Five billion years ago — give or take — a pair of black holes approached their mutual destruction.
They'd been circling each other for a long, long time, but that was about to end. Gradually spiraling closer together over eons, the process accelerated until they whipped around each other at near the speed of light. Then, in less than 100 milliseconds, they approached, distorted, reached out to each other… and merged.
This was no ordinary event. These were hefty black holes, dozens of times the mass of ordinary stars. When they merged to form an even more massive black hole, they let out a positively colossal blast of energy in the form of gravitational waves that literally shook the fabric of spacetime. The waves of energy expanded outward, dissipating with distance.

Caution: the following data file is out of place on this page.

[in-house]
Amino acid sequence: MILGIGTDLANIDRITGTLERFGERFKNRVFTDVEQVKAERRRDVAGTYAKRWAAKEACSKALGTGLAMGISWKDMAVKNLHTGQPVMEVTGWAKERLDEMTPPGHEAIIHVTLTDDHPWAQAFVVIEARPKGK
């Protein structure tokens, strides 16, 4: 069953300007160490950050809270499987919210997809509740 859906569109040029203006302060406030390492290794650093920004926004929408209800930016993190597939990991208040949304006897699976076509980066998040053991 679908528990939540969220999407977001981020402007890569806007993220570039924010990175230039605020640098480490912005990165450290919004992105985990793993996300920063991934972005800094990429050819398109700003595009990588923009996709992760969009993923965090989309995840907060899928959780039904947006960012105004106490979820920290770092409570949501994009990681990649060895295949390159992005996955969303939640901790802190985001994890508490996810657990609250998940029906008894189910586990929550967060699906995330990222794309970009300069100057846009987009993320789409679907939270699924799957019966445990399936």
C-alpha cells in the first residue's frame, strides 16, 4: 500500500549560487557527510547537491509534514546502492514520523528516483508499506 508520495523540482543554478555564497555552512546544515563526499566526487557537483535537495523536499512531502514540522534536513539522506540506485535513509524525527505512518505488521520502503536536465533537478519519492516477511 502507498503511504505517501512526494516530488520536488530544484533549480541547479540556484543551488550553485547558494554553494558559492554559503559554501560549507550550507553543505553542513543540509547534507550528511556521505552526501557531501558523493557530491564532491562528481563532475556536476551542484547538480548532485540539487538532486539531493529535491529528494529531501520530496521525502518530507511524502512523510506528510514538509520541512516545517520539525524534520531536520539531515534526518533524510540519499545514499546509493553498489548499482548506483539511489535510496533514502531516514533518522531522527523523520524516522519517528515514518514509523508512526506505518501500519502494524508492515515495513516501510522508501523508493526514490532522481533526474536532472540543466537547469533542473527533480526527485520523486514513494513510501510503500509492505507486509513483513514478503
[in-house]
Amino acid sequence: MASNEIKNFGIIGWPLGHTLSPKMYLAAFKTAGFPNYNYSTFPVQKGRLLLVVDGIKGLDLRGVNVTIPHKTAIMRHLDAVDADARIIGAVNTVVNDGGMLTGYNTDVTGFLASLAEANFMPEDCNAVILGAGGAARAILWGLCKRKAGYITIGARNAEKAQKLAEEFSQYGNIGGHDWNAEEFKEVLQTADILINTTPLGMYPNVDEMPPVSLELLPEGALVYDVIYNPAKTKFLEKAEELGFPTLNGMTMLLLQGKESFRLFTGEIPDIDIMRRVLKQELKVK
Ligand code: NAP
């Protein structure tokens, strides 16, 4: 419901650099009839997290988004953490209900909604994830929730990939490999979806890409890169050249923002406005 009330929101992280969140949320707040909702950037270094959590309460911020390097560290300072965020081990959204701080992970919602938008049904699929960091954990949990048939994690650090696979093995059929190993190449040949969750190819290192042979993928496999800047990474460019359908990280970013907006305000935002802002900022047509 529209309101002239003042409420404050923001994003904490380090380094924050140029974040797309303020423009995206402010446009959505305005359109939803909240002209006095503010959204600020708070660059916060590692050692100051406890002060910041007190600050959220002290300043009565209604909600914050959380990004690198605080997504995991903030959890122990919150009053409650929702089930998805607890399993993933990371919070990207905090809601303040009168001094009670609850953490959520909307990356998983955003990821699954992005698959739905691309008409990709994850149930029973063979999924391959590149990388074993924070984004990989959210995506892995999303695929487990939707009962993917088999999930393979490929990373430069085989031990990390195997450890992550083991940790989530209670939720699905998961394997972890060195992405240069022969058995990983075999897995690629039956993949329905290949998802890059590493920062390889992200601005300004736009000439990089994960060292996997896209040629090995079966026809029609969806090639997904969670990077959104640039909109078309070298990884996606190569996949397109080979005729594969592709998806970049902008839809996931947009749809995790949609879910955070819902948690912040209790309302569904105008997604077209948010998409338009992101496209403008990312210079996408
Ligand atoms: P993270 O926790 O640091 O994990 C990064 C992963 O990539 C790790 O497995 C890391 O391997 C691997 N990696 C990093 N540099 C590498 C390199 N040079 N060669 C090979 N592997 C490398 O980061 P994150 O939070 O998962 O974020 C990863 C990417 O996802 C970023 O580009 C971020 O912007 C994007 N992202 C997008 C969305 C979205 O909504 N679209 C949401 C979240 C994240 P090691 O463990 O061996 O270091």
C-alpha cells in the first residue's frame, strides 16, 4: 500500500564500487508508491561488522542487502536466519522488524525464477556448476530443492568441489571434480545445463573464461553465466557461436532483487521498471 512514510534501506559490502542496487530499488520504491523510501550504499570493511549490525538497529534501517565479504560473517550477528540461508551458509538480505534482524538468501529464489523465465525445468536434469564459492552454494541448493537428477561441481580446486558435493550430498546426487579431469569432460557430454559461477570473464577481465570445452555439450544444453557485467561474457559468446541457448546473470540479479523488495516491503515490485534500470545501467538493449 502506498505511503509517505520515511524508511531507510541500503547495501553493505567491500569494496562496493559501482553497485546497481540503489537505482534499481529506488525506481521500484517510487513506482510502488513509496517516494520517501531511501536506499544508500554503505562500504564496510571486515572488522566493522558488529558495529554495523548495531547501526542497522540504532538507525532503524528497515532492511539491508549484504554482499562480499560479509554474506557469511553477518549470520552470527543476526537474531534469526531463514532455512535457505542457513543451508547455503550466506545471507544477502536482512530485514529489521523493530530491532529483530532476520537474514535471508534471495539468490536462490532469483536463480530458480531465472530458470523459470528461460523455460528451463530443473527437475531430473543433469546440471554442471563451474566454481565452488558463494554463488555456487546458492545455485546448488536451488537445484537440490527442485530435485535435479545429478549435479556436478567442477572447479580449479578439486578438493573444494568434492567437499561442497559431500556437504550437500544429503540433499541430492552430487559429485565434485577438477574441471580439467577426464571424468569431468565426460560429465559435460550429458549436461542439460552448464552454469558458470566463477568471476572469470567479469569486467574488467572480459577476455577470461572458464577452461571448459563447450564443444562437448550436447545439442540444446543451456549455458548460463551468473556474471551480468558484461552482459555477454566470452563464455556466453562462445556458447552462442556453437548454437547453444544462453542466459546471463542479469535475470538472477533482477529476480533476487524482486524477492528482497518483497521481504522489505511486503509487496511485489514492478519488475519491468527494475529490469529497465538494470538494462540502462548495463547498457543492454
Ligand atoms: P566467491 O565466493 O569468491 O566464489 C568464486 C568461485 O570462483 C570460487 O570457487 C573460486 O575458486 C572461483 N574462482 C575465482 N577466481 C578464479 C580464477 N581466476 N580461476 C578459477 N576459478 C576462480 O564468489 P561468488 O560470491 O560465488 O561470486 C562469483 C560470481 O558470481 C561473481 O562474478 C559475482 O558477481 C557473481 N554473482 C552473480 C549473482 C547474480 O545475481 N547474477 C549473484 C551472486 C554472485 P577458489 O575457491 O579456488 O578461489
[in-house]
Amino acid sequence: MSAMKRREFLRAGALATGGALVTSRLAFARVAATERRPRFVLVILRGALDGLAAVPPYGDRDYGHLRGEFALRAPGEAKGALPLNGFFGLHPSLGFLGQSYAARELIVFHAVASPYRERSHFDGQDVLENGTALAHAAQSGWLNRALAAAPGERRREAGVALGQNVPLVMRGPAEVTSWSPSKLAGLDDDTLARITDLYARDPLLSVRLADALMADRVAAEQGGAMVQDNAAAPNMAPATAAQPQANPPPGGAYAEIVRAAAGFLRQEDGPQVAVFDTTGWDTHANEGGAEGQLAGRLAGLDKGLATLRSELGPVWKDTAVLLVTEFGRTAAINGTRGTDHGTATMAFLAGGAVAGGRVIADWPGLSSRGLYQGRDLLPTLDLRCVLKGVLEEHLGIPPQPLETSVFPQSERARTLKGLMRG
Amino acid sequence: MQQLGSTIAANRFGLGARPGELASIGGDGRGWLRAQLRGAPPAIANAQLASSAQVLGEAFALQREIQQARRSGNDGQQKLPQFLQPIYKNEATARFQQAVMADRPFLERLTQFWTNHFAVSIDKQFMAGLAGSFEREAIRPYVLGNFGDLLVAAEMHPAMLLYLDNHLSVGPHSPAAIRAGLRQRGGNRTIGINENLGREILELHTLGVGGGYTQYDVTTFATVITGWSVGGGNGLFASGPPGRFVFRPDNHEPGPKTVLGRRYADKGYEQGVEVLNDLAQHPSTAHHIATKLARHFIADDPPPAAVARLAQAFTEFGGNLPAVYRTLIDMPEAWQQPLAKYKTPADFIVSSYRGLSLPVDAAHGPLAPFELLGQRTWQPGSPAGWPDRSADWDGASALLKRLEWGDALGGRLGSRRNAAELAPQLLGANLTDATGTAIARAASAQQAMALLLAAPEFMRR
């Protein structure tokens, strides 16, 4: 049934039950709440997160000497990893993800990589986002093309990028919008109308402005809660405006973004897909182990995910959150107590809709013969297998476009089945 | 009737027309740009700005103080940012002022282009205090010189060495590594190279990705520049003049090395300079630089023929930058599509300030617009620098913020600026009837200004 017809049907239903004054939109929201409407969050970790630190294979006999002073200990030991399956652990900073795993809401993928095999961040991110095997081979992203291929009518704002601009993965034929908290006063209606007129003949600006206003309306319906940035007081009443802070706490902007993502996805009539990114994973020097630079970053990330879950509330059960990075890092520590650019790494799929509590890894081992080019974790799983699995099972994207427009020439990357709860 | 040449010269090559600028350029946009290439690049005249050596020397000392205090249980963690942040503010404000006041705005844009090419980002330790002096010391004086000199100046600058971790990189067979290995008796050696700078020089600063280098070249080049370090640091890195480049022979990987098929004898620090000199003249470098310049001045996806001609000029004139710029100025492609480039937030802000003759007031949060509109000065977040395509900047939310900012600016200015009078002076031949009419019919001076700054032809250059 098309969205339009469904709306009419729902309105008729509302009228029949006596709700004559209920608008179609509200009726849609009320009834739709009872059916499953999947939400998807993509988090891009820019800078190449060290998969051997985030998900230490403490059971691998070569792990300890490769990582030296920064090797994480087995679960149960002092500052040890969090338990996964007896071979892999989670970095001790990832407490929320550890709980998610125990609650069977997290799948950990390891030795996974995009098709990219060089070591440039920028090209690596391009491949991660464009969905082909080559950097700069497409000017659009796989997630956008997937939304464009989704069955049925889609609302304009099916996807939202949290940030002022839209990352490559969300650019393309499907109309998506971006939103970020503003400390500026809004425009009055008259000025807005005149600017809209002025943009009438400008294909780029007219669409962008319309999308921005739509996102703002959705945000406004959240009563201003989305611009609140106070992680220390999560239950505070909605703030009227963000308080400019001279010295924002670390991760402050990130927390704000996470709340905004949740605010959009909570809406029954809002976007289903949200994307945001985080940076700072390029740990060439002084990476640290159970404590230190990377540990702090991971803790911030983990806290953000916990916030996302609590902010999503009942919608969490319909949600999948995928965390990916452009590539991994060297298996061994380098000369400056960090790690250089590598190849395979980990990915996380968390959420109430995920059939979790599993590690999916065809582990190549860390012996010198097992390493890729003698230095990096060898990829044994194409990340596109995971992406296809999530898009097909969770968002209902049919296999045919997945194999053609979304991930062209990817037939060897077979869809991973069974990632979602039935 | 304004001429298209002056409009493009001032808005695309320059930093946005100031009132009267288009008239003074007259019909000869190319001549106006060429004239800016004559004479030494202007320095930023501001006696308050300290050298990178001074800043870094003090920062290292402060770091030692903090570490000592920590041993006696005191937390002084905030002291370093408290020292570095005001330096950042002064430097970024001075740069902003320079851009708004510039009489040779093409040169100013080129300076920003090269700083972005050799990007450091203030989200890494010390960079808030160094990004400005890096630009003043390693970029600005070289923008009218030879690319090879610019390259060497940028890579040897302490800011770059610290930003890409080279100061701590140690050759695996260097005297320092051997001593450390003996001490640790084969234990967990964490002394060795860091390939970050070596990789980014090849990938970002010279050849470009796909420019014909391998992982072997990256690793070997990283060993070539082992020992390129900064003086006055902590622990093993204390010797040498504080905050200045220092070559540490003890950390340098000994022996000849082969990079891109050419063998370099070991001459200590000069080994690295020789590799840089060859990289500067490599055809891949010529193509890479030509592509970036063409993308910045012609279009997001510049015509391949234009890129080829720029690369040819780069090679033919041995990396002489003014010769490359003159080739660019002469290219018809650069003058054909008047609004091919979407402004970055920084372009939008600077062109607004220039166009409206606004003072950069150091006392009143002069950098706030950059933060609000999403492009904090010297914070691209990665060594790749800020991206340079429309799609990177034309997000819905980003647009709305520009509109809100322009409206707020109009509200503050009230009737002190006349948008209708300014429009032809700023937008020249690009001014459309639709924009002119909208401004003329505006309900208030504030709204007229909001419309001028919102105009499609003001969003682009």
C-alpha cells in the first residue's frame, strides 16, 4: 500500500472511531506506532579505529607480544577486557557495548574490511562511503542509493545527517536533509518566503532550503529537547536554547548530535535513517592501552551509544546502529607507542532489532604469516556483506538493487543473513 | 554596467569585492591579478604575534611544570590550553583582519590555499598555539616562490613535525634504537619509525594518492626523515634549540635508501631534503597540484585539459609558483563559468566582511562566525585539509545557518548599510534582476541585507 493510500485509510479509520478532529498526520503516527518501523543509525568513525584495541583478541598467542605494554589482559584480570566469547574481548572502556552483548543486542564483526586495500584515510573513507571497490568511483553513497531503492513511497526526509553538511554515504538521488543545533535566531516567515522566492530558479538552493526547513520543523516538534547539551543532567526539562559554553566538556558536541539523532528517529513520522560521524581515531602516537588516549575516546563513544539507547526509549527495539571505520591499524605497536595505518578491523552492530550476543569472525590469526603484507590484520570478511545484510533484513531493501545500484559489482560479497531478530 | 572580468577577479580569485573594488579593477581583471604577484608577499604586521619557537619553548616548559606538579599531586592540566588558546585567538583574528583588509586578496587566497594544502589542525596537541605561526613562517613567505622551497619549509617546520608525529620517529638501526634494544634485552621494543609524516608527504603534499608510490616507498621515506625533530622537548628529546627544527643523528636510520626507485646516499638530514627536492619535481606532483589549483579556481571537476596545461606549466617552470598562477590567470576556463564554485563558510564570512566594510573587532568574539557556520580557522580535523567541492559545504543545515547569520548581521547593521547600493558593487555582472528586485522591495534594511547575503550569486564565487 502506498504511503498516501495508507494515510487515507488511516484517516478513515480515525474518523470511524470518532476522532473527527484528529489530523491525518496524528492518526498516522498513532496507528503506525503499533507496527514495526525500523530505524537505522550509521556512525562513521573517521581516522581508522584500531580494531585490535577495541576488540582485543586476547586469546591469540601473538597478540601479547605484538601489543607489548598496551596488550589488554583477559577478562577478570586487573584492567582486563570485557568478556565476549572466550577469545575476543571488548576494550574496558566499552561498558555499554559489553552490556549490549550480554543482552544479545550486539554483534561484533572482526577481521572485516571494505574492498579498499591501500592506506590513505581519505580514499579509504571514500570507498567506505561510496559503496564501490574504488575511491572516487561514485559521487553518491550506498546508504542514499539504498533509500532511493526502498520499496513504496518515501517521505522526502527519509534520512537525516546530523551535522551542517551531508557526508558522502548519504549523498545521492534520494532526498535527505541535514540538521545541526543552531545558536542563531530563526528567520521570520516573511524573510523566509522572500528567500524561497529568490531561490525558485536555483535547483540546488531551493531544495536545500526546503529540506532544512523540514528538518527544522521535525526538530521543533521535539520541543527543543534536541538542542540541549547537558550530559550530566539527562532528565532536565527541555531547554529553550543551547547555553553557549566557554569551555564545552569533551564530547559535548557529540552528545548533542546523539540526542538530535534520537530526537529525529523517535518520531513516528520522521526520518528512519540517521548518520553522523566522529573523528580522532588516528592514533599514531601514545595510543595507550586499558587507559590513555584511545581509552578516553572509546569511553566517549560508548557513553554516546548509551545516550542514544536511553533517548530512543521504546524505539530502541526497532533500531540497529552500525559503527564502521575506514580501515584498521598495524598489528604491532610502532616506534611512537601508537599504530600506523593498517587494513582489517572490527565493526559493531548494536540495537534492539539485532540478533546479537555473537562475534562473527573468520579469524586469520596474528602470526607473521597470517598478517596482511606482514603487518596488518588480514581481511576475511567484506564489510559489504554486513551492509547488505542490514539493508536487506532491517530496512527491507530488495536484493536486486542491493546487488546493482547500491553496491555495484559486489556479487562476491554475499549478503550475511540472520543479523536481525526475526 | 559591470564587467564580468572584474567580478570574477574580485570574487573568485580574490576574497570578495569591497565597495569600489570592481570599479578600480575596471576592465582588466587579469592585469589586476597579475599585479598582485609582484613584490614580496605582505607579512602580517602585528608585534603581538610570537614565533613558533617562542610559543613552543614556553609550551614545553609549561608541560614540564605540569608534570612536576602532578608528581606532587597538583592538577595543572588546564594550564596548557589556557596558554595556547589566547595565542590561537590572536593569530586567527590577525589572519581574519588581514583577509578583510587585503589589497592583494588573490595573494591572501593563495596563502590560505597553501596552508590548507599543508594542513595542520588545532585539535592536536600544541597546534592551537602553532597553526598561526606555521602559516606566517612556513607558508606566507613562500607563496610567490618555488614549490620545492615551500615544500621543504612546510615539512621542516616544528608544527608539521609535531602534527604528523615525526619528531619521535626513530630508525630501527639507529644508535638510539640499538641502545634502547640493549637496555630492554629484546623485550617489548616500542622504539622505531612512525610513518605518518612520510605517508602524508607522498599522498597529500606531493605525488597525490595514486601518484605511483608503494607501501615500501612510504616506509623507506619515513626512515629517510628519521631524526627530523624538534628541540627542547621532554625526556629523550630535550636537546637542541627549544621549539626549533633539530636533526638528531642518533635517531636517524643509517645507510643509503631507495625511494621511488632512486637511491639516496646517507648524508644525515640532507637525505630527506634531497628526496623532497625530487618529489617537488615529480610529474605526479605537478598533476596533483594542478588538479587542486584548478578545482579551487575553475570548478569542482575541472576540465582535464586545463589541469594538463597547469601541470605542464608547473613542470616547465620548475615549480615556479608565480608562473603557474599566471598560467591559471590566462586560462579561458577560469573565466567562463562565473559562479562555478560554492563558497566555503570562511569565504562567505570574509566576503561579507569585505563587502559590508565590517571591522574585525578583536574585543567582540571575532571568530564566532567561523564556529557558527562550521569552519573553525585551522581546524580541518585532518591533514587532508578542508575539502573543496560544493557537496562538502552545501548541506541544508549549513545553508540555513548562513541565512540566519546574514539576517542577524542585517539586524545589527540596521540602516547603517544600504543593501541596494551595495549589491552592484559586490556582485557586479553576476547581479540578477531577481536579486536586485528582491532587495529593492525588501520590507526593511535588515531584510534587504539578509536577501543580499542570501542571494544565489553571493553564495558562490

Then, on 21 May 2019, those waves passed through our planet. Did you feel it? Probably not; the expansion and contraction of space would've stretched you less than a millionth of the diameter of a proton.
But that was enough for the gravitational wave detectors at LIGO to observe this event, dubbed GW 190521. When astronomers looked at the data, they were in for a surprise: This was by ...